But she gets extra oomph from being a crowd favorite. Having grown up on the West Coast, Meredith feels almost like a hometown girl here, even though she did change her citizenship after marrying Marcus in 1998.

"I have a tremendous amount of support from my oldest U.S. colleagues, friends and family," she told me.

Meredith, who has shown everywhere you can show, practically, loves riding in Vegas.
"I think it's great. It's something different for us coming from Europe. We don't have crowds like this who are cheering and yelling. We have big crowds and a lot of support, but it's different here," she observed.

Yes, this is a sassy show with all kinds of bells and whistles. There are fun exhibitions, like the Budweiser Clydesdales and a trick roper, jazzy announcing and plenty of bouncy music to go with those fireworks and lasers.

"The first year the Germans came here, I think they were a little shocked by all the loudness, but now everyone's getting use to it and appreciating it. It's quite fun," said Meredith.

The sunshine and the casinos don't hurt, either.

"All the Europeans spend all day long going from the Venetian to Caesar's Palace and then to the pool," said Meredith. Some may even spend a few minutes playing blackjack or feeding slot machines, but Meredith isn't one of them.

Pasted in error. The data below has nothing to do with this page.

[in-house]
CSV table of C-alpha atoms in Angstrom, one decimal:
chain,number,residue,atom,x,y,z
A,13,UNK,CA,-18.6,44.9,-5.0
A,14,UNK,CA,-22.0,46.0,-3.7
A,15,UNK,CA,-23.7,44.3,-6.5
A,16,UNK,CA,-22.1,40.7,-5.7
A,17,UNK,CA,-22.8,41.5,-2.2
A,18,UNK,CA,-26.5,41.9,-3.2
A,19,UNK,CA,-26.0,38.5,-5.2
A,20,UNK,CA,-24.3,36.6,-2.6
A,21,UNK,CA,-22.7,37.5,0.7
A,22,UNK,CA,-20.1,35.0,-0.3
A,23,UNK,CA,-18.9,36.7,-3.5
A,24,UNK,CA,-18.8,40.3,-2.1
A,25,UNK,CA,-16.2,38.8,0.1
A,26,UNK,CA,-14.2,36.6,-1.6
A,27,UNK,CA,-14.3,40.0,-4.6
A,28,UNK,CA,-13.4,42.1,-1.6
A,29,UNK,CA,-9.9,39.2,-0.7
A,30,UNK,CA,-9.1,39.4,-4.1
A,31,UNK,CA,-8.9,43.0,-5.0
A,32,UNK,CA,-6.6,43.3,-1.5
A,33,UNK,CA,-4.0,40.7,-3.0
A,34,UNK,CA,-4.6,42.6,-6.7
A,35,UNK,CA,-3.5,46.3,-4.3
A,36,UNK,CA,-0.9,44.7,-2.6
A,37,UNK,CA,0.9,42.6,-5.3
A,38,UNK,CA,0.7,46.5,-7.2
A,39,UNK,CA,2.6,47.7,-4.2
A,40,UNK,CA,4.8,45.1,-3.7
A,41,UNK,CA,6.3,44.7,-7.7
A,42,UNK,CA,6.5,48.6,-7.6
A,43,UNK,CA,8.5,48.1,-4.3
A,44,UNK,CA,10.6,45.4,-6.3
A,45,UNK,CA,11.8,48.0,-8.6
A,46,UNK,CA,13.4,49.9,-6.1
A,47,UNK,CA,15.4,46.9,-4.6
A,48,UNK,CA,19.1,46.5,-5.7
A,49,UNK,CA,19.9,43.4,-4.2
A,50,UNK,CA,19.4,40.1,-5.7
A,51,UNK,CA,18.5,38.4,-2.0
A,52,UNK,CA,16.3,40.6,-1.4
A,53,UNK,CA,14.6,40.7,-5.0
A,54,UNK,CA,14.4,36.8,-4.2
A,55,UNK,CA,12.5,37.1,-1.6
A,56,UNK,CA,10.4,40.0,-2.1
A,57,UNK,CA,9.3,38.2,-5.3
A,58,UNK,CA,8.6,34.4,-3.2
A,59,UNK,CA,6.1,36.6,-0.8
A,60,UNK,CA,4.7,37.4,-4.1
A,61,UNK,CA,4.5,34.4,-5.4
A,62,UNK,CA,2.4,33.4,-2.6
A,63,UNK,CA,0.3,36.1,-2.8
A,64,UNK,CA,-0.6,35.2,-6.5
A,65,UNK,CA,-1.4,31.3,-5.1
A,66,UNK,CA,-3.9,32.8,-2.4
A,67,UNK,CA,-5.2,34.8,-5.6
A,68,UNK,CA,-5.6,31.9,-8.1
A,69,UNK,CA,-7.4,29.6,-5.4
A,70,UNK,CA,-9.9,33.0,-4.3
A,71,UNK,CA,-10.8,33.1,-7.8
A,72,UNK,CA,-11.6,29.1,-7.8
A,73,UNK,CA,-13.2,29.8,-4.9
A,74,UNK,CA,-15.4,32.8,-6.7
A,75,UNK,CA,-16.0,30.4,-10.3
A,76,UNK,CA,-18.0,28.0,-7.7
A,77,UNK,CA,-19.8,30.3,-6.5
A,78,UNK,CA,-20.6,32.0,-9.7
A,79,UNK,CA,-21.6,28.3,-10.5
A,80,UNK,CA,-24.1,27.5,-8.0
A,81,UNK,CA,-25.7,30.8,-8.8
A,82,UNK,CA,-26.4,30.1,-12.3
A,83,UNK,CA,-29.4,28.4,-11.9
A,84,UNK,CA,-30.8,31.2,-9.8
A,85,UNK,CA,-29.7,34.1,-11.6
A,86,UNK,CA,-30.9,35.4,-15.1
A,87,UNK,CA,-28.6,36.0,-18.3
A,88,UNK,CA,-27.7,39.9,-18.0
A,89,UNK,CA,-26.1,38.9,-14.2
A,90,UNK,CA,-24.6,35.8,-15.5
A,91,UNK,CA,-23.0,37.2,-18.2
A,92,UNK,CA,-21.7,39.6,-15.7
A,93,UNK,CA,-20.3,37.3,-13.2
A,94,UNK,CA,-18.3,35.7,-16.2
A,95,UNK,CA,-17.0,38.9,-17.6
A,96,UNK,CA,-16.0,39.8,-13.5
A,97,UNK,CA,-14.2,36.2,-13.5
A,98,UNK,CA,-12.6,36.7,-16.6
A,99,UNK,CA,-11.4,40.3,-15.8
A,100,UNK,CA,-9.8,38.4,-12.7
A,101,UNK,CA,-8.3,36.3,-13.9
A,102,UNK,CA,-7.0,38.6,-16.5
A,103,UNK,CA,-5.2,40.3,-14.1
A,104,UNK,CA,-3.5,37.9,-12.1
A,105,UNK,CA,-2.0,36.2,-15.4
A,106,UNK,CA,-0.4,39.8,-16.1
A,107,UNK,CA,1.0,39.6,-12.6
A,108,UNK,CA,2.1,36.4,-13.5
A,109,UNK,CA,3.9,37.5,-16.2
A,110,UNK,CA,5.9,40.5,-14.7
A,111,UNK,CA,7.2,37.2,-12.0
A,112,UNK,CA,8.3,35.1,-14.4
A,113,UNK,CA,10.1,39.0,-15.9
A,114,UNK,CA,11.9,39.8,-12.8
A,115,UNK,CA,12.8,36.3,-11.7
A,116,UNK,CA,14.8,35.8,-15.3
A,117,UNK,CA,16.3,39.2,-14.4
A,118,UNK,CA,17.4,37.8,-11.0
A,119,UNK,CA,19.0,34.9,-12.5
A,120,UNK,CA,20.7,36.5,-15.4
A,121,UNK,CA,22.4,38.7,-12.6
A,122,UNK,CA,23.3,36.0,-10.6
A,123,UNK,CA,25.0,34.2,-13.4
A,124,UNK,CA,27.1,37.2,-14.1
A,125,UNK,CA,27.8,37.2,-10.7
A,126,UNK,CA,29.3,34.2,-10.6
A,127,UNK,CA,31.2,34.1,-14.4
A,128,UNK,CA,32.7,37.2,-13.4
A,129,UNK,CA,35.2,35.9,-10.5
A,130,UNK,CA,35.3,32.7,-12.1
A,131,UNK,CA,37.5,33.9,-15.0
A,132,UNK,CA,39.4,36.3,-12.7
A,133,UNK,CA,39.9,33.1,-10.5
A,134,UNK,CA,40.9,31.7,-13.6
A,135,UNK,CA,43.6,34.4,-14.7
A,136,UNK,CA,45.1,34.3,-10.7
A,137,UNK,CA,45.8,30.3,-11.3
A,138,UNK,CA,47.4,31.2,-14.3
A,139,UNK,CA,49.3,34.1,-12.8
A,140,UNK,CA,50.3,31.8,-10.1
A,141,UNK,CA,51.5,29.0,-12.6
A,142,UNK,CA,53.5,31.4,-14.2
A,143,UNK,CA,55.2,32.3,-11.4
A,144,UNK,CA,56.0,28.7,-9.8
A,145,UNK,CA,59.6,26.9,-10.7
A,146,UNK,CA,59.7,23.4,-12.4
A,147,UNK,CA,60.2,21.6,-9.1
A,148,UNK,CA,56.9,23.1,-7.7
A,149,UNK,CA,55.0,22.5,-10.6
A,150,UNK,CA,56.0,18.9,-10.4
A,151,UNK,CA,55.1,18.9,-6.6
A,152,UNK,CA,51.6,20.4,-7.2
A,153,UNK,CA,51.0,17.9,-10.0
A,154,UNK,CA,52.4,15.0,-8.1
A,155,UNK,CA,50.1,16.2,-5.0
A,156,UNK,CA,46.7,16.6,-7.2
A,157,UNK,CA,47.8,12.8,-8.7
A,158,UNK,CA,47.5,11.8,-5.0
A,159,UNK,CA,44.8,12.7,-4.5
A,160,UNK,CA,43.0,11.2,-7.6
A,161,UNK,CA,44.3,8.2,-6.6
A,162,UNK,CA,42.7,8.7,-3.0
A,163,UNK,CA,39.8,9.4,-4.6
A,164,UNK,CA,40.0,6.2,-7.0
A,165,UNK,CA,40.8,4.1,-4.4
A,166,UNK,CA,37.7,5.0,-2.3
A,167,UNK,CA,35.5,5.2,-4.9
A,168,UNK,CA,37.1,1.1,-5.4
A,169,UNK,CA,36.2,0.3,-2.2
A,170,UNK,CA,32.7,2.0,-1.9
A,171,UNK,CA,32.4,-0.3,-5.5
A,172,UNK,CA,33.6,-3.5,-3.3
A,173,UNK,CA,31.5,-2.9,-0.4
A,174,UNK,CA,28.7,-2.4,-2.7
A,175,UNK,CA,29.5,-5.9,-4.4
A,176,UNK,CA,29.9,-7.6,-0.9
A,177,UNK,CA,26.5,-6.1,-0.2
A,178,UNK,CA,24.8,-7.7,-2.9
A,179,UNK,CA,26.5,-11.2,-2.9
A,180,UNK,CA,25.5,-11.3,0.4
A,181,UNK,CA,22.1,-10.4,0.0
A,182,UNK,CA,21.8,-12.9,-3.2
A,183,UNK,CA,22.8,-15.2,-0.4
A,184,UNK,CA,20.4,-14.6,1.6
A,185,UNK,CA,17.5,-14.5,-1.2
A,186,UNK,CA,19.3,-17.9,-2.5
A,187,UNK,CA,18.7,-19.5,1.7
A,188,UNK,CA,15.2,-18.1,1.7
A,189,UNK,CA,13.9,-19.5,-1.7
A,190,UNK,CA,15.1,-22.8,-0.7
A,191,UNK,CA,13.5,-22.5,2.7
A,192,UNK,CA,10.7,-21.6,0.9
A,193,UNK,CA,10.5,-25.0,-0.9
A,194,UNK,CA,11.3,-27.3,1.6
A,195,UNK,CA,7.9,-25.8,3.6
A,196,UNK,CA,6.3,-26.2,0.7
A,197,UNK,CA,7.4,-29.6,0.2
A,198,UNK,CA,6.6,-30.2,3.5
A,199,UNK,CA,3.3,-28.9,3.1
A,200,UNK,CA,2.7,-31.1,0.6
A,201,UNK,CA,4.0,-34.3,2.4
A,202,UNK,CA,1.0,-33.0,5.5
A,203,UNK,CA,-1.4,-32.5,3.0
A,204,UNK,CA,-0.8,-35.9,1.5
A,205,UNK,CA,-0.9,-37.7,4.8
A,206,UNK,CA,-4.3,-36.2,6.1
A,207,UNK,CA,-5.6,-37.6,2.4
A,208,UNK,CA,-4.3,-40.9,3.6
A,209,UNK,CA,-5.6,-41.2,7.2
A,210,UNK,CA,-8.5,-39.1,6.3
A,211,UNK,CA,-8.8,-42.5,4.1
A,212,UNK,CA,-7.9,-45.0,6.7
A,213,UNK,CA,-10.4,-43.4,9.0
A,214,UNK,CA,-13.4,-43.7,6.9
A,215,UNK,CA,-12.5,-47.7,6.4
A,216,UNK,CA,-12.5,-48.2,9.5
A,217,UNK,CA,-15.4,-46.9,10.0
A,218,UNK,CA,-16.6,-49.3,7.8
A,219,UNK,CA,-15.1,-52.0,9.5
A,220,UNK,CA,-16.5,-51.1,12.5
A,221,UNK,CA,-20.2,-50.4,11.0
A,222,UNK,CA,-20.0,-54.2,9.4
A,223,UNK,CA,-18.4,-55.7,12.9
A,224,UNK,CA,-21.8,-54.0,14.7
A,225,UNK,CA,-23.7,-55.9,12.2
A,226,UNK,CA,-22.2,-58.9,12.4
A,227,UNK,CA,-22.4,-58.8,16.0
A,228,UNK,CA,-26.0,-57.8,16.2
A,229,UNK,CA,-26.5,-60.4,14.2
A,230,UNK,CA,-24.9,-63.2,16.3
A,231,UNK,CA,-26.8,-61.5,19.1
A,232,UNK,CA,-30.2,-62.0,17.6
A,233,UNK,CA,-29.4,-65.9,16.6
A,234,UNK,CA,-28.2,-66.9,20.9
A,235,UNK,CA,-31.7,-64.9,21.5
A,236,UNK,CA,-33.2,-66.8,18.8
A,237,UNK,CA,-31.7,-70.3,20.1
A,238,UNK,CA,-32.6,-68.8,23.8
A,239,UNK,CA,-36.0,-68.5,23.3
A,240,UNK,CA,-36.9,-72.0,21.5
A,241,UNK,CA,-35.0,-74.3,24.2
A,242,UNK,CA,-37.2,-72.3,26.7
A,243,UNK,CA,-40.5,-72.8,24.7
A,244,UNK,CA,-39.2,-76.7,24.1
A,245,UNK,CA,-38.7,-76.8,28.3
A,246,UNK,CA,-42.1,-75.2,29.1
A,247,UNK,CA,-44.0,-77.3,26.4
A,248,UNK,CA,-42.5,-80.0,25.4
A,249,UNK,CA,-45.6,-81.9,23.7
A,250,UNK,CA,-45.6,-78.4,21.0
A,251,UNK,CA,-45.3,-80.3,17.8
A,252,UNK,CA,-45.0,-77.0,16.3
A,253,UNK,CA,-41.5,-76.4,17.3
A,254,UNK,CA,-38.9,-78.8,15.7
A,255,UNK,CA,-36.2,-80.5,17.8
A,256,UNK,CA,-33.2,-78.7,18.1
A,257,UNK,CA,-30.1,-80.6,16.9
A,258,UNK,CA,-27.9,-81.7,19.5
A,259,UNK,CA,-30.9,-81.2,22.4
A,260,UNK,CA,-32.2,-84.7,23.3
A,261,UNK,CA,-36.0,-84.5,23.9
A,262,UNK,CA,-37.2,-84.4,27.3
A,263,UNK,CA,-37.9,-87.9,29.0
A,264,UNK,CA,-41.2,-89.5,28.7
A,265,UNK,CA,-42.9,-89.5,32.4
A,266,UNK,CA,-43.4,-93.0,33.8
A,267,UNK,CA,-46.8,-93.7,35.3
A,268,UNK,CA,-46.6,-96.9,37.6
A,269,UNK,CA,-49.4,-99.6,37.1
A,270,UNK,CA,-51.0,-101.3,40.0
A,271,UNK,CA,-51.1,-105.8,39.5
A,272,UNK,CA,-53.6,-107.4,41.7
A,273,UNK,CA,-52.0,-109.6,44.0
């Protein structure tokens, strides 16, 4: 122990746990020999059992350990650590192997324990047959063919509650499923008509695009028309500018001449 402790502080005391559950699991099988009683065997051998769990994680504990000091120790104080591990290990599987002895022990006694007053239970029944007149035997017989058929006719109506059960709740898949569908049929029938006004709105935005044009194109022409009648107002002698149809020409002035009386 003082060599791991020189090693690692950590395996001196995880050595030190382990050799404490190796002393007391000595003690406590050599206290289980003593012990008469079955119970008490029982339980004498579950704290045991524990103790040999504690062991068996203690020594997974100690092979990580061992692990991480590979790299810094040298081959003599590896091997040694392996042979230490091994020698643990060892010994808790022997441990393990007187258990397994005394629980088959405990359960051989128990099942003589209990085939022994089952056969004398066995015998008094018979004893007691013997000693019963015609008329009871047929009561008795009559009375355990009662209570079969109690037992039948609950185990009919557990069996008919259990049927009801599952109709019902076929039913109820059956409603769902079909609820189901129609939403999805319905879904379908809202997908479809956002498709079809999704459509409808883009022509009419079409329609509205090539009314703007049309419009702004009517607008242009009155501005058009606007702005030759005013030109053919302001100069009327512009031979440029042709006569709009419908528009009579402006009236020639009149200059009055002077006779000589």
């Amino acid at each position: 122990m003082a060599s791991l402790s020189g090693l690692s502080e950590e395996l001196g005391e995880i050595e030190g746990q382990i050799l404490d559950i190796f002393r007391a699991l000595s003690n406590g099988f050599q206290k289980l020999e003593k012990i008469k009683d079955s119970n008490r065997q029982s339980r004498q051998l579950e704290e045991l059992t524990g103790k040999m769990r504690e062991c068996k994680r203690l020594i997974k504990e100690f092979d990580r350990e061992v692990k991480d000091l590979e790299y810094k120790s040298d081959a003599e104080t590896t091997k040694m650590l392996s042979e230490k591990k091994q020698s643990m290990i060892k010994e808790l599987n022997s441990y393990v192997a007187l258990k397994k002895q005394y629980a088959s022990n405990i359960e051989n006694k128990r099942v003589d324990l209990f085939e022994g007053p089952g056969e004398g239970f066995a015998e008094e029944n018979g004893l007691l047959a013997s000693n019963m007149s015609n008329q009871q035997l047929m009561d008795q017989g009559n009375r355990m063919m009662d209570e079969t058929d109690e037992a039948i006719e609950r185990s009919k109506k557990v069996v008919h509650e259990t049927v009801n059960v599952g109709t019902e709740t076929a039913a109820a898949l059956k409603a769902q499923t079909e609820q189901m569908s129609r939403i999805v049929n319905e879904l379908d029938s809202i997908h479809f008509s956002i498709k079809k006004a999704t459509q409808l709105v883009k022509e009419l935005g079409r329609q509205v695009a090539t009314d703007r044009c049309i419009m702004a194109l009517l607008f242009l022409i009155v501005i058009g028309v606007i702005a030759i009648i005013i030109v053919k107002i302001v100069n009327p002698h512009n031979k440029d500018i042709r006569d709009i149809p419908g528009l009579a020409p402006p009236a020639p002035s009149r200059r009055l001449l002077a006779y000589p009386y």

"I'm not a gambler; I like calculated risk," she insisted with a smile.

But in Vegas, you have to roll the dice, so I think Meredith is a good bet to be the first woman (and in a way, the first American) since 1987 to win the class.

But first things first. Tonight is the showdown in dressage, with a musical freestyle competition in the works that will be one to remember. Can six-time Cup champ Anky van Grunsven come back with Keltec Salinero and take the measure of her student, Edward Gal, who beat her in the Grand Prix Thursday aboard Geldnet Lingh? And I'm sure they're both worrying about the USA's Debbie McDonald on the fabulous Brentina and Robert Dover with Kennedy. The Americans are meeting the Dutch on equal footing, since the Grand Prix was only used to arrange the order of go for tonight, which means everyone starts with a clean slate.

Well, unlike Meredith, I'm not sleeping well, because I'm not sleeping at all, practically. Two Cups at once mean 18-hour days for me, so I'm going to try to catch a nap to be ready for today's excitement. I'll tell you all about it tomorrow.